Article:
Warning; this post will appeal only to those with an interest in the strange byways one’s life often takes
I like books which give a sense of the personality behind famous works. My field is that of “social intervention” – which covers people’s efforts to improve social conditions. And books about the lives of key social scientists - such as development economists – are of particular interest.
I do, of course, have a bit of a love-hate relationship to social science but I have a soft spot for the giants of political science - who were few and far between in the first half of the Century but have mushroomed since then…..
Comparative European Politics – the story of a Profession; ed Hans Daalder (1997) is one of my favourite books of this sort. It gives 27 prominent European political scientists the opportunity to sketch the personal choices and friendships they made in the post-war period as they came together in the early days of what has become a strong European network
Learning about Politics - in time and space; Richard Rose (2014) is a superbly-written life memoir by a younger member of that group (still going strong at 87) – covering the choices he made. I remember him well from my Scottish days where he was a bit of a maverick figure with an interest in the North Ireland quagmire - moving on in later years to cover "policy transfer and learning" and Eastern Europe developments. For me it’s a fascinating book - written in the simple (if not elegant) style which characterises all his work - as befits someone who was, in his early life in the US, a journalist.
In that same spirit I want to explore the byways which have led to my current passion (fixation) for public administration…..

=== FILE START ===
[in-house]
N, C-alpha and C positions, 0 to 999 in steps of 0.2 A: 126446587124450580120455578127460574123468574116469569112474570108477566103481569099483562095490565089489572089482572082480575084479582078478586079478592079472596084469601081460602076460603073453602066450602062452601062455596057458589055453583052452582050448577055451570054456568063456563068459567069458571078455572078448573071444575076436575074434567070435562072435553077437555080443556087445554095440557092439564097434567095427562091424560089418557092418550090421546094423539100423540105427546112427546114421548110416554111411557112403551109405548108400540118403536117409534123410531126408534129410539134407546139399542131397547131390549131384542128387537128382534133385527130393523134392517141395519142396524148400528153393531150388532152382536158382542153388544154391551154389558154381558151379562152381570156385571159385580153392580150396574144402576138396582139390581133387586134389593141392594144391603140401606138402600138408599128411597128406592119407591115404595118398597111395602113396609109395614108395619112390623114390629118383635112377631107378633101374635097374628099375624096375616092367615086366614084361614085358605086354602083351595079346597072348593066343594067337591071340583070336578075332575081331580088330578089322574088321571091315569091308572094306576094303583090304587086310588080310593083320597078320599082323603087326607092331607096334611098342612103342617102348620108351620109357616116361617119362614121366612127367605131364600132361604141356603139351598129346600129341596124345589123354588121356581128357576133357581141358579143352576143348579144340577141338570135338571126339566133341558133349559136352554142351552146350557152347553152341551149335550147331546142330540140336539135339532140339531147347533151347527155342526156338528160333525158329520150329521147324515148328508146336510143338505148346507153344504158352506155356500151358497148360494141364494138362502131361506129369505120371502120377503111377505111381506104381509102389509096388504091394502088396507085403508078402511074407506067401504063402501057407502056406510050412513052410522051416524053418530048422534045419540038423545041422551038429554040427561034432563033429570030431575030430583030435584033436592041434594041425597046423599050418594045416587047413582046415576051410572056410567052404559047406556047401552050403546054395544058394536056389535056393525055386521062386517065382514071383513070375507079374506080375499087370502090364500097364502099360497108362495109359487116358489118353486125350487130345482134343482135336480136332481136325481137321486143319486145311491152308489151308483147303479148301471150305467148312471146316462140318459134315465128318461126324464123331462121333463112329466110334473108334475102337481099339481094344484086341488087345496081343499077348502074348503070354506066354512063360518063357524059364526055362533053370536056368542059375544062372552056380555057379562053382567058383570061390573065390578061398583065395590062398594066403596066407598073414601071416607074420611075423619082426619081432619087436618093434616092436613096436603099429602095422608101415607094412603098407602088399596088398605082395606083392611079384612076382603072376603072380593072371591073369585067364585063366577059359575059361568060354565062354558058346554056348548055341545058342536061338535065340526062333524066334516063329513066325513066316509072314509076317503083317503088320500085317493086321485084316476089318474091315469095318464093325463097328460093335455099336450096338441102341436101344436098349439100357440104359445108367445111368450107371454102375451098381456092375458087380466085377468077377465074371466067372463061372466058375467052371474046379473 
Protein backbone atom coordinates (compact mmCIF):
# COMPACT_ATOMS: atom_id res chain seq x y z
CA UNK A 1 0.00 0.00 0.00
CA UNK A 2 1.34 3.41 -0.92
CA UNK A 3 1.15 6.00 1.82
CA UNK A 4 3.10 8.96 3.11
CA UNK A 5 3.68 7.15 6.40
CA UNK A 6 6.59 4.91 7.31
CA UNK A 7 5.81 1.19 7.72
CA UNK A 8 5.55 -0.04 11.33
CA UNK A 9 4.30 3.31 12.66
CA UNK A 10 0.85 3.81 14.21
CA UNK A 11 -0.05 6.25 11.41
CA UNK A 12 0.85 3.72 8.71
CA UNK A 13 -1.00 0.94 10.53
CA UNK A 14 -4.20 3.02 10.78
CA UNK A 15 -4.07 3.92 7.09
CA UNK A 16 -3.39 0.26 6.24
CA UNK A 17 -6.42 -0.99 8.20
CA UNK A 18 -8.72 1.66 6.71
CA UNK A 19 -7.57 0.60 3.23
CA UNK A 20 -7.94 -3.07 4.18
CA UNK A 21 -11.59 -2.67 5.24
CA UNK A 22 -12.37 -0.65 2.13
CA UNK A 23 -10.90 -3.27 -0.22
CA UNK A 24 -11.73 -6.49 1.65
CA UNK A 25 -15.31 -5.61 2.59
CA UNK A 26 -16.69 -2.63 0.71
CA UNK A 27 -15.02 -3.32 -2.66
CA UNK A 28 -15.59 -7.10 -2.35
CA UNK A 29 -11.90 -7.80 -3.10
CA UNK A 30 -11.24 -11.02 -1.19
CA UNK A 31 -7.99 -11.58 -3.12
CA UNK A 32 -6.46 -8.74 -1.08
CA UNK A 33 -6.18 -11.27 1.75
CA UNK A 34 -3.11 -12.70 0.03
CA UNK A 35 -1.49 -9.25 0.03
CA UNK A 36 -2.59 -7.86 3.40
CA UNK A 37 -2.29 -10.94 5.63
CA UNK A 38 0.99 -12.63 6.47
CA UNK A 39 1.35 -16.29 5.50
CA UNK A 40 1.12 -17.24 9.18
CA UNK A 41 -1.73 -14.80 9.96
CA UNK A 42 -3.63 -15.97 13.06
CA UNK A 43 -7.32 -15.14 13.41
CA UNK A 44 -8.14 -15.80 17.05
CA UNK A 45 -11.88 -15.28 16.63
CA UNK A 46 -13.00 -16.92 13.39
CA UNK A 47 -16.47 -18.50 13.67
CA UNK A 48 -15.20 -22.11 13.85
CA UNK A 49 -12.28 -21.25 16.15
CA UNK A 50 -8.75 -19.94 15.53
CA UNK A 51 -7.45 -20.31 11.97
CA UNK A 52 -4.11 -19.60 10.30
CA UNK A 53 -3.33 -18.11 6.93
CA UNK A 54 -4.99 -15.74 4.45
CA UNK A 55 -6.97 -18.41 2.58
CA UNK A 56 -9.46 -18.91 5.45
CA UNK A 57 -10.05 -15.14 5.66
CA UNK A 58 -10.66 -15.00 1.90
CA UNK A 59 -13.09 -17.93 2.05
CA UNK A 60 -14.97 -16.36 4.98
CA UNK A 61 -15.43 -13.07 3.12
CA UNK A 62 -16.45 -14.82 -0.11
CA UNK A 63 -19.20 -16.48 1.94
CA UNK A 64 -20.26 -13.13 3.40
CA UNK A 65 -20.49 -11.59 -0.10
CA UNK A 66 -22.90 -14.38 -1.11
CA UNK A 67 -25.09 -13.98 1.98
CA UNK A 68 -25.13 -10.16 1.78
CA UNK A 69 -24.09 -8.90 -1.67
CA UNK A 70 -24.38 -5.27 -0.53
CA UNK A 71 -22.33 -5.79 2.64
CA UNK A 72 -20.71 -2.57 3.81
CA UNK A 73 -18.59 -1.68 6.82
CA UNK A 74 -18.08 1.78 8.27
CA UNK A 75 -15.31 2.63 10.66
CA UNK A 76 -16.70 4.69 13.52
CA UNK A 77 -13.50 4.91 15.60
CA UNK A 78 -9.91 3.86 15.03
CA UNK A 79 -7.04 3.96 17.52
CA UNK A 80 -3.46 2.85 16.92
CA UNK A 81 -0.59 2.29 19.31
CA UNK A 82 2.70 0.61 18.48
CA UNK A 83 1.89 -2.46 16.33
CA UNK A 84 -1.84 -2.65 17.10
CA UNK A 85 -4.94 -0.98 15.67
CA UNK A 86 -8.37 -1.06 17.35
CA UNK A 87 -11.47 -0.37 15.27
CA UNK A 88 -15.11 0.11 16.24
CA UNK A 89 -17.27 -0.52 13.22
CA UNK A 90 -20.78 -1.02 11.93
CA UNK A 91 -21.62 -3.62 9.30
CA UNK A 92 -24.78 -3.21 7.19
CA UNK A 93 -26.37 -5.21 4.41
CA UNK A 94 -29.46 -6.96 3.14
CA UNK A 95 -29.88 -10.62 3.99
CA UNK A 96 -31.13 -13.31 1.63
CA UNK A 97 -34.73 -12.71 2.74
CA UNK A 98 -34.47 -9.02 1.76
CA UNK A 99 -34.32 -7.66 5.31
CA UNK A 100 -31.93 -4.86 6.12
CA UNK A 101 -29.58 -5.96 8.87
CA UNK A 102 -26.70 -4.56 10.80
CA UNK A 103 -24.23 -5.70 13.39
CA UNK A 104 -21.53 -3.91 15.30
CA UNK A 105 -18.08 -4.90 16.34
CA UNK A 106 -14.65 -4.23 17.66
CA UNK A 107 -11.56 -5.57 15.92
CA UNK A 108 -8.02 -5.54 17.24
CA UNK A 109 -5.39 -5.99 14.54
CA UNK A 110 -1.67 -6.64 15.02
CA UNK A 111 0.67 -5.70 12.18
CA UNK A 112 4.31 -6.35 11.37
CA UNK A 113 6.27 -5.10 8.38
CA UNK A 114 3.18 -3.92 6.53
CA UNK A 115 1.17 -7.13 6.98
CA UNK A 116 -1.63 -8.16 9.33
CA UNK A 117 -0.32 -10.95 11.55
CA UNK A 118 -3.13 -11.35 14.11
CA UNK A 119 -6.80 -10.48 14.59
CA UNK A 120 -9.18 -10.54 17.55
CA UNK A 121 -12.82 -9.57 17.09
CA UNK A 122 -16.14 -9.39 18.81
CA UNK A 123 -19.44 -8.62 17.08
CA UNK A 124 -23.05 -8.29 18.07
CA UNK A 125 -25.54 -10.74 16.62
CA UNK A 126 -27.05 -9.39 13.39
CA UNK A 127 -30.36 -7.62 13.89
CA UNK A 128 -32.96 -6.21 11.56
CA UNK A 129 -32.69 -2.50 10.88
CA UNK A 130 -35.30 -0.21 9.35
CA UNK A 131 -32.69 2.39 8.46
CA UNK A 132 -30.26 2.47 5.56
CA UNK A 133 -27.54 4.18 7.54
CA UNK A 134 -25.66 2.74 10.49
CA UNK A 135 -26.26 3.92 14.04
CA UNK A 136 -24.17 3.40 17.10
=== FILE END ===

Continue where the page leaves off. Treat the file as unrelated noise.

“Change” is a word that has had me salivating for half a century. According to poet Philip Larkin, “Sexual intercourse began in 1963…” – at roughly the same time my generation began to chafe under the “tradition” so well described in David Kynaston’s social history series on post-war Britain which started with Austerity Britain and Modernity Britain 1957-1962.
The notion of “modernization” (as set out in a famous series of “What’s wrong with Britain” books published by the Penguin Press in the 60s) was a highly seductive for my generation - ….
I had just graduated from University when a Labour Government came to power in 1964 – after 13 years of Conservative rule and headed to London, initially for a post-graduate course in political sociology but, after a few months, switched to research work with a government “Manpower” unit.
But I had a practical bent and had always been interested in regional development and politics and the writings of Labour and leftist intellectuals such as Tony Crosland and John Mackintosh. The latter had been a tutor of mine whom I met subsequently in parliament to discuss his take on local government reorganisation and devolution – Crosland the author of the definitive The Future of Socialism (1956) whom I had hosted when he visited local party HQ in my home town…..